Paris, 26 May 2021
I am pleased to address today’s important Summit on the role of the social economy in building back better in Europe and beyond. Let me begin by congratulating the European Union for its forthcoming Action Plan for the Social Economy and the work underway supporting EU Member States to capitalise on the social economy’s potential at both national and local levels.
The COVID-19 pandemic has caused significant global economic and social disruption. Our economies are beginning to recover, with global growth projected to reach 5.6% in 2021, so the time is ripe to reflect on the lessons of the crisis.
Key among these lessons is the importance of the social economy, which accounts for 6-8% of GDP in EU countries. Over the past 50 years, the social economy has expanded significantly at national and local levels. It is a driver of job creation and economic activity and has a social and green impact.
Crucially, its business models have also proven resilient during crises. For example, during the 2008 Global Financial Crisis, employment in social enterprises grew by 11.5% in Belgium and by 20% in Italian social co-operatives.
As the recovery from COVID-19 gains momentum, the values of solidarity, co operation and responsibility, which are at the heart of the social economy, should be the driving forces of change.
The social economy can support efficiency and resilience and act as a strong vehicle for social innovation. It can also inspire businesses to improve service delivery, promote citizen engagement, and contribute to the green transition.
Social economy organisations face many barriers, including the lack of institutional recognition, difficulties accessing tailored finance and markets, and inadequate legal frameworks. The lack of data also makes it difficult to tailor policies to support these organisations. This is particularly problematic as the benefits of the social economy go well beyond economic impacts.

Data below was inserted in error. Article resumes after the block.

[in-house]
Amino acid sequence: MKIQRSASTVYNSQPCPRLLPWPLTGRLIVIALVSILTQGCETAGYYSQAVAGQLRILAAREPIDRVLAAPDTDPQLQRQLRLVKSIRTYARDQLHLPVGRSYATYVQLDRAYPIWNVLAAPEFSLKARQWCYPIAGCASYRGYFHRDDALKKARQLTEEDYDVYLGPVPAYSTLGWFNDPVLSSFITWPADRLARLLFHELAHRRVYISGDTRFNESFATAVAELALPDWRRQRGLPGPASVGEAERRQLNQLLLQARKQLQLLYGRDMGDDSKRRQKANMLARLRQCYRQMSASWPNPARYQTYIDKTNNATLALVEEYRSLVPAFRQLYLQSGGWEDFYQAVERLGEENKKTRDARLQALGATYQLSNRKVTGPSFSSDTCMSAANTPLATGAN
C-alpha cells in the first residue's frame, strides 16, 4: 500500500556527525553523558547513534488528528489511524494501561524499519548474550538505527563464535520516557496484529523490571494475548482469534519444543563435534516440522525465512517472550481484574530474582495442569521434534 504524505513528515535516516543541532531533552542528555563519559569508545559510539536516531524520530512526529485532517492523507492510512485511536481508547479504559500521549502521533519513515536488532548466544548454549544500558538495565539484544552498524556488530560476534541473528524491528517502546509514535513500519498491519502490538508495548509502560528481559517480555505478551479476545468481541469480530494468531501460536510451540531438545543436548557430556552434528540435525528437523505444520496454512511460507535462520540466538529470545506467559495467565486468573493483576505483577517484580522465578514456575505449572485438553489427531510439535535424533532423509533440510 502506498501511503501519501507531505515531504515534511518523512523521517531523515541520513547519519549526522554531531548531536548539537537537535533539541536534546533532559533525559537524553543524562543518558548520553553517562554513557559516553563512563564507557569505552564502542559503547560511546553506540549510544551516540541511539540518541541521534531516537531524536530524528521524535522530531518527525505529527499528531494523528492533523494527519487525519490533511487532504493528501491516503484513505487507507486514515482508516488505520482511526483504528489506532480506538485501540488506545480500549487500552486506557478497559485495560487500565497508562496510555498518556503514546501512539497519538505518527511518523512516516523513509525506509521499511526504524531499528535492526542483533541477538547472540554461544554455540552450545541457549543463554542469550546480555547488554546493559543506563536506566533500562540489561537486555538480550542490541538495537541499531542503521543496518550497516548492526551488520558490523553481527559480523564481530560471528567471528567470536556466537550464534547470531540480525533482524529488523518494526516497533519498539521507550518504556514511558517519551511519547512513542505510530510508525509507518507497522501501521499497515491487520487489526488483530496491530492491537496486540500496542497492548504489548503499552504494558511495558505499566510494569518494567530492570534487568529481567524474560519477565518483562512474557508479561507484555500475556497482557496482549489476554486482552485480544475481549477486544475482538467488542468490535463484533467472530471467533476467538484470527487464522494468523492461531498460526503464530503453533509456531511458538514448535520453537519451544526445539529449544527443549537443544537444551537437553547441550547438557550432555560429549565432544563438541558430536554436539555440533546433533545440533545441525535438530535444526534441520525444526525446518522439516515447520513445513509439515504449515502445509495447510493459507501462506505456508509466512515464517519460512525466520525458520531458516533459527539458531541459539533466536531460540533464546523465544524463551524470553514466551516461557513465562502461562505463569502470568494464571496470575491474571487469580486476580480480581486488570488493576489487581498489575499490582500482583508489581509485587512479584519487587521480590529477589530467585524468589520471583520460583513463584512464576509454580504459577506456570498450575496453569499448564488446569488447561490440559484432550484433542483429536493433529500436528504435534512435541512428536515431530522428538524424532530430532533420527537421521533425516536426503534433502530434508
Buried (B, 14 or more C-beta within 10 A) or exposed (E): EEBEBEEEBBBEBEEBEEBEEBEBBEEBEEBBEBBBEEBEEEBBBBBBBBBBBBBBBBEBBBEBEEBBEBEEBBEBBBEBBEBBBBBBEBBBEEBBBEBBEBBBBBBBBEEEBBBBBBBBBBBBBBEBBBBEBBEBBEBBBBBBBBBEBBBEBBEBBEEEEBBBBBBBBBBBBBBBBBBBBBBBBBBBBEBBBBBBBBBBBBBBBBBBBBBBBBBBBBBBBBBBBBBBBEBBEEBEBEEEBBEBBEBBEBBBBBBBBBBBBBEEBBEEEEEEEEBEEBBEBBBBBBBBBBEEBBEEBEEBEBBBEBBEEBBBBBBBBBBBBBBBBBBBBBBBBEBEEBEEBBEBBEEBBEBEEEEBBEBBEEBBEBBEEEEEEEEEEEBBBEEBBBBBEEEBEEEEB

We need to address these challenges and ensure that national, regional and local authorities support and stimulate the social economy by sharing good practices and solutions to common challenges. The European Social Economy Regions scheme, launched by the European Commission in 2018, serves as an excellent model.
For our part, OECD’s work on the social economy, grounded in the Local Employment and Economic Development (LEED) Programme of our Centre on Entrepreneurship, SMEs, Regions and Cities, spans more than 25 years.
Through the work of LEED, and in partnership with the European Commission, we have built the evidence to help countries develop national and local social economy ecosystems. One of the highlights of this collaboration is our Global Action to “Promote Social and Solidarity Economy Ecosystems” in all EU countries as well as Brazil, Canada, India, Korea, Mexico and the United States. This initiative, which has been supported by the European Commission, was launched in 2020 to mainstream the social economy.
We are carrying out several activities as part of this Global Action.
Last month, we launched a series of peer learning partnerships to facilitate the exchange of knowledge and experience across all target countries, including on social impact measurement, and the internationalisation of the social economy.
In September, we will host an international conference that will showcase new evidence on the role of the social economy in driving a strong, resilient, green and inclusive recovery.
In 2022, we will publish two international guides on legal frameworks and on social impact measurement to help overcome barriers and demonstrate better the critical role of the social economy for social inclusion and local development.
Last but not least, we are also developing best practice principles on the social economy in an international framework. The main aim of this work is to help countries, regions and cities capitalise on and scale up the social economy.
I would like to thank the European Commission for its longstanding and fruitful co operation with the OECD to support the design and delivery of policies to develop the social economy and social entrepreneurship in EU Member States, and globally through our Global Action.
Now, more than ever, the OECD stands ready to work with the European Commission to promote the social economy as a key agent of change for a stronger, fairer, greener, and more inclusive recovery.
Count on us!